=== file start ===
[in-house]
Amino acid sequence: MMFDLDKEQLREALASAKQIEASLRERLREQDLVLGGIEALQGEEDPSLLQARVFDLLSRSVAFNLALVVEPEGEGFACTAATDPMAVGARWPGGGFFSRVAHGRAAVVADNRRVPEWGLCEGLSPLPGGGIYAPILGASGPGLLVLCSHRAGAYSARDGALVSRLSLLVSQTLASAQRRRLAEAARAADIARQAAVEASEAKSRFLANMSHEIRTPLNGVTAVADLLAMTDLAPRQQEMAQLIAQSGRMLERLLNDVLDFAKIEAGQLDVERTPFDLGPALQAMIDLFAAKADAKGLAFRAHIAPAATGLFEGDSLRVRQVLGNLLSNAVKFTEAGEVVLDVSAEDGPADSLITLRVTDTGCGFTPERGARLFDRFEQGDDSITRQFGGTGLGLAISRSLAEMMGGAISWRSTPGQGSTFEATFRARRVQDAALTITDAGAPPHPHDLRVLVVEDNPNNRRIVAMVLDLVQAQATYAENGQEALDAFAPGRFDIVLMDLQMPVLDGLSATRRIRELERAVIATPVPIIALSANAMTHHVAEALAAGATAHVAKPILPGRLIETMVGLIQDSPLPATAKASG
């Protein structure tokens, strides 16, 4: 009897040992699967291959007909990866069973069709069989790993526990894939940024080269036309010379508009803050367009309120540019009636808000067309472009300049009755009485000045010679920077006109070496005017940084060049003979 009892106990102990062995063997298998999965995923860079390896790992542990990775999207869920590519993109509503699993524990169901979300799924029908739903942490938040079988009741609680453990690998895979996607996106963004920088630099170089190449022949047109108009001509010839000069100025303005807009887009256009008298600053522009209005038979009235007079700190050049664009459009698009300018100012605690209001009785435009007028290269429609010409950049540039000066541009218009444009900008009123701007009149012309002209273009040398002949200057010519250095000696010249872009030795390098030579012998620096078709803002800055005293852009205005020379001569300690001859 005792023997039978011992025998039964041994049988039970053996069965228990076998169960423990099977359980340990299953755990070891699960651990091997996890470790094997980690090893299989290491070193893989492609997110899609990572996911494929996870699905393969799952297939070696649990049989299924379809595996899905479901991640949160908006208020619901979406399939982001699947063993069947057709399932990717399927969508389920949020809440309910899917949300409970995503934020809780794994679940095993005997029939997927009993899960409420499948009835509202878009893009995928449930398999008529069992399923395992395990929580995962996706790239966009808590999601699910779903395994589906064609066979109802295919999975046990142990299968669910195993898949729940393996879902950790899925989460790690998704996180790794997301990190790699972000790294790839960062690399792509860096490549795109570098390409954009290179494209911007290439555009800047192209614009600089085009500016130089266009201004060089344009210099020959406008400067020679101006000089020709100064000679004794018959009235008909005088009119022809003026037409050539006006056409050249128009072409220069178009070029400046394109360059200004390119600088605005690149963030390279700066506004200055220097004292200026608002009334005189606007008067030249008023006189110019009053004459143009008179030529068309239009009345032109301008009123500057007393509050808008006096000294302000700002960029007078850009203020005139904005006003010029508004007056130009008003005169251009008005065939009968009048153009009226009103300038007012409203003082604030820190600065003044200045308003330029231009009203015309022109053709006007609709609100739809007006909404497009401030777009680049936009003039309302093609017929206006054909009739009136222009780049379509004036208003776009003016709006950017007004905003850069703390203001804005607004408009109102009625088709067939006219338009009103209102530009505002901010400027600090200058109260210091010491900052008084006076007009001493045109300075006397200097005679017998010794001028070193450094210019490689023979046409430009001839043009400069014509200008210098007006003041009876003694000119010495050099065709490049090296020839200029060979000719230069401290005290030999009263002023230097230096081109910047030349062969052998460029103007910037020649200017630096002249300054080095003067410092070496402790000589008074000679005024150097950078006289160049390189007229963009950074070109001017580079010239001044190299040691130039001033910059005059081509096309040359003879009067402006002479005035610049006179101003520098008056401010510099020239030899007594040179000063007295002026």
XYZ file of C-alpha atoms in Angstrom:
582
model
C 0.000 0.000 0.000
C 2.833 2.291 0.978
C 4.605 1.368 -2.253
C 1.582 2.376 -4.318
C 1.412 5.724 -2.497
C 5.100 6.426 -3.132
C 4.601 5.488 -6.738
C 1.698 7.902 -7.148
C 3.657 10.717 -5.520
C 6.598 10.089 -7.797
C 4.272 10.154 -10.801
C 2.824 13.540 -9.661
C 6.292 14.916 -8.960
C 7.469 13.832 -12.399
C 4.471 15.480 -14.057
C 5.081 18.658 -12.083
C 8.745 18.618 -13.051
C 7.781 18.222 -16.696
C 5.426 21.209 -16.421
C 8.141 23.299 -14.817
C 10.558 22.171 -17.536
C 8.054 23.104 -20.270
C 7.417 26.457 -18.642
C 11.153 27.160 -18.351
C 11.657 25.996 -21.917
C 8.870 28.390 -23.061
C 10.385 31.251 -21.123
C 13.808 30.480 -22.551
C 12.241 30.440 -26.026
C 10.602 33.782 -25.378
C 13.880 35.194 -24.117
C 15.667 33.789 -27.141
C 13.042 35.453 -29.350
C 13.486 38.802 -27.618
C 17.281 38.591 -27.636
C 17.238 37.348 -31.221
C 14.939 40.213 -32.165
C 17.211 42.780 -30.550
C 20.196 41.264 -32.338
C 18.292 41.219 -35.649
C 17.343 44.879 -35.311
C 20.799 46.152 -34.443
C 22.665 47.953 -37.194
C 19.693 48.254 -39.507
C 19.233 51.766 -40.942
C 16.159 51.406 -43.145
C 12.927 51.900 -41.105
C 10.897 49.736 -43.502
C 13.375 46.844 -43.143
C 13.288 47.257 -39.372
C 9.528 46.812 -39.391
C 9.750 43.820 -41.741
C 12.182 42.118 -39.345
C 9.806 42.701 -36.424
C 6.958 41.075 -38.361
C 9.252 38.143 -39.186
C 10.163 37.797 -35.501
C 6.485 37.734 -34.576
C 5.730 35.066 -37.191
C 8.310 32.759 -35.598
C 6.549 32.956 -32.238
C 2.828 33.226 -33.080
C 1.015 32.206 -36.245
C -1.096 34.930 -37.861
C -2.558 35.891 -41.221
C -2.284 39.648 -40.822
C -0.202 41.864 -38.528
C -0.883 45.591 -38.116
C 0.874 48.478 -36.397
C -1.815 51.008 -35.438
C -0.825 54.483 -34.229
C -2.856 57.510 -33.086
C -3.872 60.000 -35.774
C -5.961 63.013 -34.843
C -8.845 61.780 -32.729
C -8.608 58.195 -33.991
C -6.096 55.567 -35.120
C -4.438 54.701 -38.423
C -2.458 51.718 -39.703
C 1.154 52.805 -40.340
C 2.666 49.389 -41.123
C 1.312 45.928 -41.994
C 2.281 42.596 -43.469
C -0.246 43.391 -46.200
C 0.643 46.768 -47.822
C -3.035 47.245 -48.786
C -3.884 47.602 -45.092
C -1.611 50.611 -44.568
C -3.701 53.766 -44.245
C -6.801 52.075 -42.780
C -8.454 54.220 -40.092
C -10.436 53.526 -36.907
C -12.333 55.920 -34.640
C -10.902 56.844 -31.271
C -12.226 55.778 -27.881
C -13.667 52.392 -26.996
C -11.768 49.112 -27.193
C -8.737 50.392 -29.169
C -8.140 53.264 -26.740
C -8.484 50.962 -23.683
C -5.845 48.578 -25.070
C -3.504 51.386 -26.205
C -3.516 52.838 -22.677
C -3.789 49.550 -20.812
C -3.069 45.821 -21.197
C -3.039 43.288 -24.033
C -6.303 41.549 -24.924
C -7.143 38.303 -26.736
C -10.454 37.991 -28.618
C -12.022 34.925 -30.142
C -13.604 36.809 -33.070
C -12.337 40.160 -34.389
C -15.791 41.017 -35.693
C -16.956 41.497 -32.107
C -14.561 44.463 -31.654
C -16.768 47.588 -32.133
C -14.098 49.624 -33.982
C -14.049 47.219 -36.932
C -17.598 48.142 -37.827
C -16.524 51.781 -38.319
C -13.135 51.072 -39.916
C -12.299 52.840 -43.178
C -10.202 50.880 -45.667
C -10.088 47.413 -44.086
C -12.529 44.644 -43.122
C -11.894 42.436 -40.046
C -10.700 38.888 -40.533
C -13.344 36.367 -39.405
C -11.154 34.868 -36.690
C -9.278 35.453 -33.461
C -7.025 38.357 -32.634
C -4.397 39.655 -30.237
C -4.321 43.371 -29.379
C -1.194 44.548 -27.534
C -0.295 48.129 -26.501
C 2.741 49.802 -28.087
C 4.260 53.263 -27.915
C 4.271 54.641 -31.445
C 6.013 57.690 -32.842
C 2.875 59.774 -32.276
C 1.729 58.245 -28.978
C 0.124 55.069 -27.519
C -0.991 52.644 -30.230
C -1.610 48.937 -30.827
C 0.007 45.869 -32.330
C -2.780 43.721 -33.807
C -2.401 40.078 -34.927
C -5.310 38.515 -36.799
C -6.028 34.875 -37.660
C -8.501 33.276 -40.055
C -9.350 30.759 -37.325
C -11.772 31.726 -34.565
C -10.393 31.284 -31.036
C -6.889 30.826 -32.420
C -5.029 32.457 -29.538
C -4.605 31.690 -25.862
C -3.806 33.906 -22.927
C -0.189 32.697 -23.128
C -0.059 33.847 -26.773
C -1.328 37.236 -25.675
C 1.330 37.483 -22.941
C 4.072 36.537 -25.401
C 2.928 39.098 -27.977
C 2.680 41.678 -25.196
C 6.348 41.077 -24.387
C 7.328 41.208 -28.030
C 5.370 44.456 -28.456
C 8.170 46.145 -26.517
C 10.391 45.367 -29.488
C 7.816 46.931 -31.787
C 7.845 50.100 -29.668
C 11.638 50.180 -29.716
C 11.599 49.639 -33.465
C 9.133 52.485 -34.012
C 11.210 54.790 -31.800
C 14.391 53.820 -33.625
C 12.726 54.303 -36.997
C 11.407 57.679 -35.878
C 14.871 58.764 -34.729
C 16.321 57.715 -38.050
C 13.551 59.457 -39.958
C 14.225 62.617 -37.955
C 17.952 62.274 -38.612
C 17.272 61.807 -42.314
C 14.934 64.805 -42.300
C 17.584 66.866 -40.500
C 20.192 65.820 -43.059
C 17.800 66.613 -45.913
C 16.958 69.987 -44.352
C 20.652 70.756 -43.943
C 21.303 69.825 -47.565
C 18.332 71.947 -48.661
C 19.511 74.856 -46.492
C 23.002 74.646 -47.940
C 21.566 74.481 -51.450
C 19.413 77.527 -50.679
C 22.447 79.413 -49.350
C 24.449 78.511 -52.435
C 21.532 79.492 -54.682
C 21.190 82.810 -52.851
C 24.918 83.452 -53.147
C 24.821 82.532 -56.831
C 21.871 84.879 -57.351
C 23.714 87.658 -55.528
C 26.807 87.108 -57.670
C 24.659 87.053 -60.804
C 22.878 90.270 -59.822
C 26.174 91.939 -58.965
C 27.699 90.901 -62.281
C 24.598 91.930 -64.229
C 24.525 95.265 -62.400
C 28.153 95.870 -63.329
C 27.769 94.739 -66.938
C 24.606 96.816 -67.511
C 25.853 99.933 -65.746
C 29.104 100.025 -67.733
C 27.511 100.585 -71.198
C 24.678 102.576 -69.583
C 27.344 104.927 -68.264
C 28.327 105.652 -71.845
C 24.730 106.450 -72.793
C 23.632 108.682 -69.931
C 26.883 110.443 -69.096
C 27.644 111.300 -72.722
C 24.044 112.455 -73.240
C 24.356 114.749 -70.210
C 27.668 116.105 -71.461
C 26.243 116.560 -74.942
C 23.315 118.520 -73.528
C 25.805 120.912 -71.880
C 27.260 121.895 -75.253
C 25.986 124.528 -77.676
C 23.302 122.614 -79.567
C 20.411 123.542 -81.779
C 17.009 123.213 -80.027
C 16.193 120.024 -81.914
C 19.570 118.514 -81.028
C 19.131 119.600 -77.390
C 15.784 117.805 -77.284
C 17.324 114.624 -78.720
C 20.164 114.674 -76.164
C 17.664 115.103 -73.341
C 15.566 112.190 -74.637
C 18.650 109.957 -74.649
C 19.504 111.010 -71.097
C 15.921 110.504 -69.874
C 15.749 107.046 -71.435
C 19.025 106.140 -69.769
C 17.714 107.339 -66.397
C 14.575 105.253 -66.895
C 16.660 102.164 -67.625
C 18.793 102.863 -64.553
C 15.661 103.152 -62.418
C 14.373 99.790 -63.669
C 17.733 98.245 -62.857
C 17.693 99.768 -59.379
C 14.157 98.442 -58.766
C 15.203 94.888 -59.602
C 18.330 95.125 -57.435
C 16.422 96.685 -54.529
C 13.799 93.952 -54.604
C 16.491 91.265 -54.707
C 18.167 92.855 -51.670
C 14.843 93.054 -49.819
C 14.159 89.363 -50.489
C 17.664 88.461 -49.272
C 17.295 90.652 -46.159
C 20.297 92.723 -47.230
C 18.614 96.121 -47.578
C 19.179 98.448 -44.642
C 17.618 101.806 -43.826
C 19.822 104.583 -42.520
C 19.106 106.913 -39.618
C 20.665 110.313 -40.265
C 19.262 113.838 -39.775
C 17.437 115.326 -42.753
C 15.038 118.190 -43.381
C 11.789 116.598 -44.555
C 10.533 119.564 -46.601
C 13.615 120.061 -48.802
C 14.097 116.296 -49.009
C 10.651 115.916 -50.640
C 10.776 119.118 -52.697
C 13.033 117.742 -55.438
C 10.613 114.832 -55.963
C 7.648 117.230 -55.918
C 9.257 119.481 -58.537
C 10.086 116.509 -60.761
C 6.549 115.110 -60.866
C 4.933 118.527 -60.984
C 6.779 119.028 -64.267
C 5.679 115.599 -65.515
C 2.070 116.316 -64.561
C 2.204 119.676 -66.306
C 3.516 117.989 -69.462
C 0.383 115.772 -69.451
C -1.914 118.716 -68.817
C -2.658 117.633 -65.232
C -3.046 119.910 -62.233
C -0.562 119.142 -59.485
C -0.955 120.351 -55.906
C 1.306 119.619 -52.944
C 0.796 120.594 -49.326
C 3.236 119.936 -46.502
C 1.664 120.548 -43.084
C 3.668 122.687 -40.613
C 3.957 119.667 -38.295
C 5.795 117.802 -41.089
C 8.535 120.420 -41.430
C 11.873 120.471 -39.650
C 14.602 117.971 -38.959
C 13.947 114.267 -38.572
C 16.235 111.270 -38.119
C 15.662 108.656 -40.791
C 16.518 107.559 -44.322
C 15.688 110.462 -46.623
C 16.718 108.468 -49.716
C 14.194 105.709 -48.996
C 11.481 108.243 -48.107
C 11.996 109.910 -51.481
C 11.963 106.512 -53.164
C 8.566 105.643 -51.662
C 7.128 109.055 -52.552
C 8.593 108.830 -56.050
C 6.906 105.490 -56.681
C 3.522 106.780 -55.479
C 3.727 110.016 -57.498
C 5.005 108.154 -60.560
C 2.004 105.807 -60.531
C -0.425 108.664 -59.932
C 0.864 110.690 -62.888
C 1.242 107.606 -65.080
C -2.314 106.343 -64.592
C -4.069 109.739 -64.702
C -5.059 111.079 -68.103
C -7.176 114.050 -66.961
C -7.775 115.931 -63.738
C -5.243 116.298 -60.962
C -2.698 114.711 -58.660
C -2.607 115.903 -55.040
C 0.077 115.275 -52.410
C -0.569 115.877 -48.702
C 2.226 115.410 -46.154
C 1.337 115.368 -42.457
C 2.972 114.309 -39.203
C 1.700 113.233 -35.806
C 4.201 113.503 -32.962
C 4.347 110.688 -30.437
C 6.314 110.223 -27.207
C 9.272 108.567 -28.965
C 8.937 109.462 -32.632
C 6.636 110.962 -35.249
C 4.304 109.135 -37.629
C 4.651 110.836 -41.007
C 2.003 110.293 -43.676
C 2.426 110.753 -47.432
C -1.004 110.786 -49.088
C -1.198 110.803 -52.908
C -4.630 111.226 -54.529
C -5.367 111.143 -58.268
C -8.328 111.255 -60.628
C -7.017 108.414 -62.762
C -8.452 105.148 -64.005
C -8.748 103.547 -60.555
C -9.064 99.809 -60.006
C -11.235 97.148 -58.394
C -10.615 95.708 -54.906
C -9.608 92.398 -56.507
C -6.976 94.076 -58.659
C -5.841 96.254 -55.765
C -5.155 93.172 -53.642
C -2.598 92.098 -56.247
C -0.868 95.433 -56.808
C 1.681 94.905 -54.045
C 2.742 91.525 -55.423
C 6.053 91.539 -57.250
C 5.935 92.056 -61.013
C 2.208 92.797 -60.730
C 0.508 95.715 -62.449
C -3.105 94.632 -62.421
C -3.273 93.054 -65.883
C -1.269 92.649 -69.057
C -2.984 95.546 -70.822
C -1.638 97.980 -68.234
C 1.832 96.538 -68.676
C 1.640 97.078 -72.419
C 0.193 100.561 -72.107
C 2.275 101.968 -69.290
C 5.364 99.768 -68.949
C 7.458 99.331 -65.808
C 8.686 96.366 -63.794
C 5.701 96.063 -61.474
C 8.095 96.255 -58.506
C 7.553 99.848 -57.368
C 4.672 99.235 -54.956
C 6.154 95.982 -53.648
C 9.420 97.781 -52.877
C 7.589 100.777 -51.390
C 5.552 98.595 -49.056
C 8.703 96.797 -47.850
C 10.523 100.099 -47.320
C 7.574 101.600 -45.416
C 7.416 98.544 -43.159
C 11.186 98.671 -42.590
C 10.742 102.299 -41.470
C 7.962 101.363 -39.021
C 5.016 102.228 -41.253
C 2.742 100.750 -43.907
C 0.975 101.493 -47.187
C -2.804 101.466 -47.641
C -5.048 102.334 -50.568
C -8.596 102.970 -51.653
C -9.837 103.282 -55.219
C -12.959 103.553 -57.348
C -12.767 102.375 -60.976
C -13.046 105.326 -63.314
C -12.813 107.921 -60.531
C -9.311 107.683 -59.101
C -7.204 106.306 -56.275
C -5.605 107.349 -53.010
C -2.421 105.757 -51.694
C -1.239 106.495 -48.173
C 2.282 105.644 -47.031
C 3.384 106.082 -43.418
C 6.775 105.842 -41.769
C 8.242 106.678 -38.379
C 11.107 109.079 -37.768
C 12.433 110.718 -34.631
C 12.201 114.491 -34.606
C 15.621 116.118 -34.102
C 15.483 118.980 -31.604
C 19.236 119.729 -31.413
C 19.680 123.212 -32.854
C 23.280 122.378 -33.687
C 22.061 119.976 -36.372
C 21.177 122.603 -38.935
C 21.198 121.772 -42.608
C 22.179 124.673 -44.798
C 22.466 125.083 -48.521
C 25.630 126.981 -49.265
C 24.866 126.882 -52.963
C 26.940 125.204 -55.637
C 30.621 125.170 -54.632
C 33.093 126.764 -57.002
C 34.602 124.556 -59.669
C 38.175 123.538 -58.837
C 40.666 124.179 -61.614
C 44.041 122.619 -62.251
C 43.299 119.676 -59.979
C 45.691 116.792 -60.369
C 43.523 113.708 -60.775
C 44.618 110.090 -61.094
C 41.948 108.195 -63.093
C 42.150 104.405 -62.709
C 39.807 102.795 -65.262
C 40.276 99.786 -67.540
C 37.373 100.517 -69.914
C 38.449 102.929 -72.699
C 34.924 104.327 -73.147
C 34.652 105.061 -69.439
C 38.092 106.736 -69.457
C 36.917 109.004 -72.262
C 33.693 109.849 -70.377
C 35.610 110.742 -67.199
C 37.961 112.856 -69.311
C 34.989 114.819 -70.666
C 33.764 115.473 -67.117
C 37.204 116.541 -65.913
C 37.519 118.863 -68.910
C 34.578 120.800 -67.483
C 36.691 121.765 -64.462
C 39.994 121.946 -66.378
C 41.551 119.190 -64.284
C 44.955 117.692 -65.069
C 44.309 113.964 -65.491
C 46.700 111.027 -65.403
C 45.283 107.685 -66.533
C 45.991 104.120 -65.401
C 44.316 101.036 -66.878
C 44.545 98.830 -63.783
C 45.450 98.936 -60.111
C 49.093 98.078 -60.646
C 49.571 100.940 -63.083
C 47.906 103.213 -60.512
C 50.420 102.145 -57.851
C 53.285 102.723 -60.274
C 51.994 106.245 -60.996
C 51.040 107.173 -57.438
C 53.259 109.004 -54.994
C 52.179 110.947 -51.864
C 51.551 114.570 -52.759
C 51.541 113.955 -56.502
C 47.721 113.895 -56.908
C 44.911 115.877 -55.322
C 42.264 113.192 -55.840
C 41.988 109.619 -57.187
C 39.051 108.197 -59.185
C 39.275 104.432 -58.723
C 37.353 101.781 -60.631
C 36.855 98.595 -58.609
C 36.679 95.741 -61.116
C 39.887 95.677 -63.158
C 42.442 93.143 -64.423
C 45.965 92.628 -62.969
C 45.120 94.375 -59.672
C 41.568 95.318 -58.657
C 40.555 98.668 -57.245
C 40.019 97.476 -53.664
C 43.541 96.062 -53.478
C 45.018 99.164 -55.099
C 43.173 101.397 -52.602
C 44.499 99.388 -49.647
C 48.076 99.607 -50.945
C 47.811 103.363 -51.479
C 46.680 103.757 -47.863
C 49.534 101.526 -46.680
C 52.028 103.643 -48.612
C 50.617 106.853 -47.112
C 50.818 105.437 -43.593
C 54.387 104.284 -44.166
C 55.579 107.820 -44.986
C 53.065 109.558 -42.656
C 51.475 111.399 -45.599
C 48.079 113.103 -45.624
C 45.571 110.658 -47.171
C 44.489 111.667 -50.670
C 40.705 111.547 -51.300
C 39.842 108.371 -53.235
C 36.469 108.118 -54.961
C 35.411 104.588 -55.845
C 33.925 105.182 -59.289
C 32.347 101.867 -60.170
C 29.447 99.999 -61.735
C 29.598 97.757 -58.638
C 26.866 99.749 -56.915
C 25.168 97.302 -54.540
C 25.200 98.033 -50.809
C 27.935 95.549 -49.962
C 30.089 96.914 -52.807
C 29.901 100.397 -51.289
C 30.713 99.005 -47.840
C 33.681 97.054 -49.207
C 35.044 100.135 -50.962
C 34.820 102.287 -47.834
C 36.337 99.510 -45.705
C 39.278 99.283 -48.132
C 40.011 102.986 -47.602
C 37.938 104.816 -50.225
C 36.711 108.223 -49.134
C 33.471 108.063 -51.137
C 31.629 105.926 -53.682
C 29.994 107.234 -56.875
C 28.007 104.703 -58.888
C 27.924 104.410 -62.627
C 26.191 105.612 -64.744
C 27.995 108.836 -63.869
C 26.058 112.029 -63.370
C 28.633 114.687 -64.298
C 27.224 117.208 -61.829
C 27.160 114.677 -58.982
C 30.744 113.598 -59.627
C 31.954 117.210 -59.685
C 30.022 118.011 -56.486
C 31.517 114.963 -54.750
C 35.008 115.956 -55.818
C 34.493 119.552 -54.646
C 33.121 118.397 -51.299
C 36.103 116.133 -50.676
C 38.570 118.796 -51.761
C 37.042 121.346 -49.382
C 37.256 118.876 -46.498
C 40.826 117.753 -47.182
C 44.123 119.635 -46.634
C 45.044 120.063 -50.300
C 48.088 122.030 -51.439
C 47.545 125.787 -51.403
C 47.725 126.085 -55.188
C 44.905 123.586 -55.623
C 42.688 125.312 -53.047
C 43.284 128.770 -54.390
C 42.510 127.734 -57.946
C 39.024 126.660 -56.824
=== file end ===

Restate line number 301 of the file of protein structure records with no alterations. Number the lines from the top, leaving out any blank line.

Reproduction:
C 3.516 117.989 -69.462